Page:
Alberta Agriculture and Rural Development An eradicable weeds fund is a unique approach that could have significant impact on controlling Prohibited Noxious weeds within the province of Alberta, and we are currently investigating the possibility of establishing such a program.

Alberta Agriculture and Rural Development (ARD) feels it would be a good fit with the surveillance initiatives that we are trying to establish. This would be a key component in assisting us to determine where prohibited noxious weed species are located and provide for an early detection rapid response program. Consultation has started with members of the Alberta Association of Agricultural Fieldmen to determine what a program would look like and how much funding would be required. One key component of addressing this issue is to determine how much of an infestation of prohibited noxious weeds there currently is in the province. We are requesting that the Agricultural Service Boards (ASB) participate with Chris Neeser in conducting a survey to look at prohibited noxious weed species densities.

The background information you provided from the State of Victoria, Australia, shows a drastic reduction in weed populations with this approach. Potentially this could be a cost effective and preferred strategy for the province and something that is seriously being considered by ARD.

An ASB Grant to provide funds for controlling Prohibited Noxious Weeds will be one of the options for consideration when formulating a strategy. Alternate means of assisting municipalities facing undue hardship with Prohibited Noxious weeds will be investigated in more detail.

The process of collecting data and seeking stakeholders input can take several months to finalize. We do not anticipate funding for this program in 2011 but money may be available for the 2012 season.

Grade: Accept in Principle

Comments

The Committee supports the concept of an eradicable weed fund but stipulates that any money for a fund such as this must be new dollars and not dollars taken from the existing ASB Grant Fund. The Committee is aware that ARD is currently working with municipalities to start a pilot project to prove this concept is viable and is supportive of ARD investigating and moving ahead with this project. ARD has consulted with municipalities impacted by orange and yellow hawkweed to discuss the extent of the infestations and determine how to move forward to manage these infestations. The outcome of this consultation was that a pilot project should be developed for a three year time period to assist municipalities and private landowners to eradicate these species. The recommendation is for ARD to provide $150,000 per year for three years to pay for herbicide that would be provided to private landowners to eradicate these species. Landowners and municipalities would contribute labour and equipment to apply the herbicide to eradicate these species.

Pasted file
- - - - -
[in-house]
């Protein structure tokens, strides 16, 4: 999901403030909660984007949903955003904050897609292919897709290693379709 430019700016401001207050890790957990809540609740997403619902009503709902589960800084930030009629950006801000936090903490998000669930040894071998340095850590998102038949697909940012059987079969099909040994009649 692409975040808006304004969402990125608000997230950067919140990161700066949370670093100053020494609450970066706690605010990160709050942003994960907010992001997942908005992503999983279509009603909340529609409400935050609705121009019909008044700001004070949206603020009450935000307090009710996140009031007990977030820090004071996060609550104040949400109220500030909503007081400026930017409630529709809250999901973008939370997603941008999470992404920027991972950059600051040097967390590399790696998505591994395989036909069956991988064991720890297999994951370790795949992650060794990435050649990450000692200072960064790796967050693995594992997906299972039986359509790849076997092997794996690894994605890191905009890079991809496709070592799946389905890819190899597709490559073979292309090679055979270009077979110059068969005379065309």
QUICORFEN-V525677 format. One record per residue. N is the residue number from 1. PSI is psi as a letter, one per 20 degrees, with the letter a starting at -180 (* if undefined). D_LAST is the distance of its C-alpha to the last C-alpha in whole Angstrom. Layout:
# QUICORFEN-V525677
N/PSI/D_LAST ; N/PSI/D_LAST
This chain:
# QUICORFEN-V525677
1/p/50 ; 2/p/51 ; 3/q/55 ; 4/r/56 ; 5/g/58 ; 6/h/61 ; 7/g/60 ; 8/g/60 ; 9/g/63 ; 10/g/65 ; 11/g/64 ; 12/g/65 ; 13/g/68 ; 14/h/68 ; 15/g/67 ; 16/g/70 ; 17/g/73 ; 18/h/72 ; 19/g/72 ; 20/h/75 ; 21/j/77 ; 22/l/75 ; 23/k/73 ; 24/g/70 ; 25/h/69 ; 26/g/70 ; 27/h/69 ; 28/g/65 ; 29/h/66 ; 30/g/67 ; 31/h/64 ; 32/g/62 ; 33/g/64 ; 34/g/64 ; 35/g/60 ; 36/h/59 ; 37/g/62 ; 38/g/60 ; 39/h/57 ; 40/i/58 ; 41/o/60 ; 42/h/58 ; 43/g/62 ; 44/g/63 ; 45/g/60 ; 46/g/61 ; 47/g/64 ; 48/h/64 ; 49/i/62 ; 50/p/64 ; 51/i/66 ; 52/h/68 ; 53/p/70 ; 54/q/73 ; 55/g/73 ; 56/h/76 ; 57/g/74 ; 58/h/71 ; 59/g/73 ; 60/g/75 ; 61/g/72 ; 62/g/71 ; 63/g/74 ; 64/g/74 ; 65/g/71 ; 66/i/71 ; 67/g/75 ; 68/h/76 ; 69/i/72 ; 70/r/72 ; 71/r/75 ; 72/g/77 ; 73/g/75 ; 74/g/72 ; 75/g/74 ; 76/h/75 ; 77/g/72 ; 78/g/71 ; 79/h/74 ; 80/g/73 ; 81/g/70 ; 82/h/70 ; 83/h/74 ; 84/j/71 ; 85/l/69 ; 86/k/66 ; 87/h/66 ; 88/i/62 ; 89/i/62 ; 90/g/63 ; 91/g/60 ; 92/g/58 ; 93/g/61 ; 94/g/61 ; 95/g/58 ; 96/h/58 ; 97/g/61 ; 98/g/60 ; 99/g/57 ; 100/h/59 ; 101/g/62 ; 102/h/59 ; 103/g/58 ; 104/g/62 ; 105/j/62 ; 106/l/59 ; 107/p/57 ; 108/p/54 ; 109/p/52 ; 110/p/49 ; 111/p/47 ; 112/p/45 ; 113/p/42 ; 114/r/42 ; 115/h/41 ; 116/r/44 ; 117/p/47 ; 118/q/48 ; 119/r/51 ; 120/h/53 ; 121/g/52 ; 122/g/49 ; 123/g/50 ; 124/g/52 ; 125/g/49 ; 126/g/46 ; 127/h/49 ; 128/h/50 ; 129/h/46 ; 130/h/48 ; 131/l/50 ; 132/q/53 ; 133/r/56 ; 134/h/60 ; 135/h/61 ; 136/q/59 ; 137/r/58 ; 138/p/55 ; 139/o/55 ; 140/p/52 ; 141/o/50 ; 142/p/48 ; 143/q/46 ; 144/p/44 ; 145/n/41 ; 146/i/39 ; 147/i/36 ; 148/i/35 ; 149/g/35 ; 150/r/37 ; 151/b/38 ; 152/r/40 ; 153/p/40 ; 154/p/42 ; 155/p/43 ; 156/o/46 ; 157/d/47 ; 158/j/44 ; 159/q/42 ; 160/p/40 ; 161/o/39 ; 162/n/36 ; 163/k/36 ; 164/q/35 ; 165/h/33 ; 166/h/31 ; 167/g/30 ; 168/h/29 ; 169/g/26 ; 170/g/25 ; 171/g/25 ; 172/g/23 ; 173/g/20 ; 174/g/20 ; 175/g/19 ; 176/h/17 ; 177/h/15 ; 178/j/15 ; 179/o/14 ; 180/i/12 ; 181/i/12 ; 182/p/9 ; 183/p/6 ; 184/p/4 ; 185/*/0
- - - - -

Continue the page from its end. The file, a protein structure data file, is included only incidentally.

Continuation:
The ASB Program is currently working with Pest Surveillance Branch (PSB) to develop this proposal more fully and to request funds for this pilot project. Sustainable Resource Development (SRD) is also interested in working with ARD to expand this project onto Public Lands and may have some funding to commit to a pilot project of this nature.

Resolution 3-11: Mitigating the Effects of Agricultural Disaster Years on Crop Insurance Levels and Premiums

DEFEATED AT THE 2011 ASB PROVINCIAL CONFERENCE

WHEREAS The Peace Region has been in various states of disaster the past three years;

WHEREAS Crop insurance coverage levels are calculated using producer and area averages;

WHEREAS If a producer has a claim, production coverage drops and/or premiums rise;

THEREFORE BE IT RESOLVED THAT ALBERTA’S AGRICULTURAL SERVICE BOARDS REQUEST that in a Provincially declared Agricultural Disaster year, any crop insurance claims will not affect a producer’s coverage level or increase his/her premium.

Resolution 4-11: Monitoring of Groundwater Wells

WHEREAS The NRCB has recently relaxed the requirements of groundwater testing around confined feedlots and liquid manure storage since they feel they pose a low risk of contamination;

WHEREAS Previously, the NRCB required confined feedlots to test groundwater wells annually by an independent qualified firm, they have now changed this process and in most cases since they feel the contamination is so low they now only require a self-monitoring process;

WHEREAS Self-monitoring of groundwater wells at these confined feedlots is not a viable option because the risk of this process not being completed is elevated;

WHEREAS Since 2002, when the NRCB took over control of the approval and regulation process of confined feeding operations there have been numerous concerns with environmental issues from the ratepayers and municipalities;

WHEREAS Contamination of manure into the groundwater can have a detrimental effect to not only the confined feeding operation, but also to many neighboring farms and dwellings with long term consequences;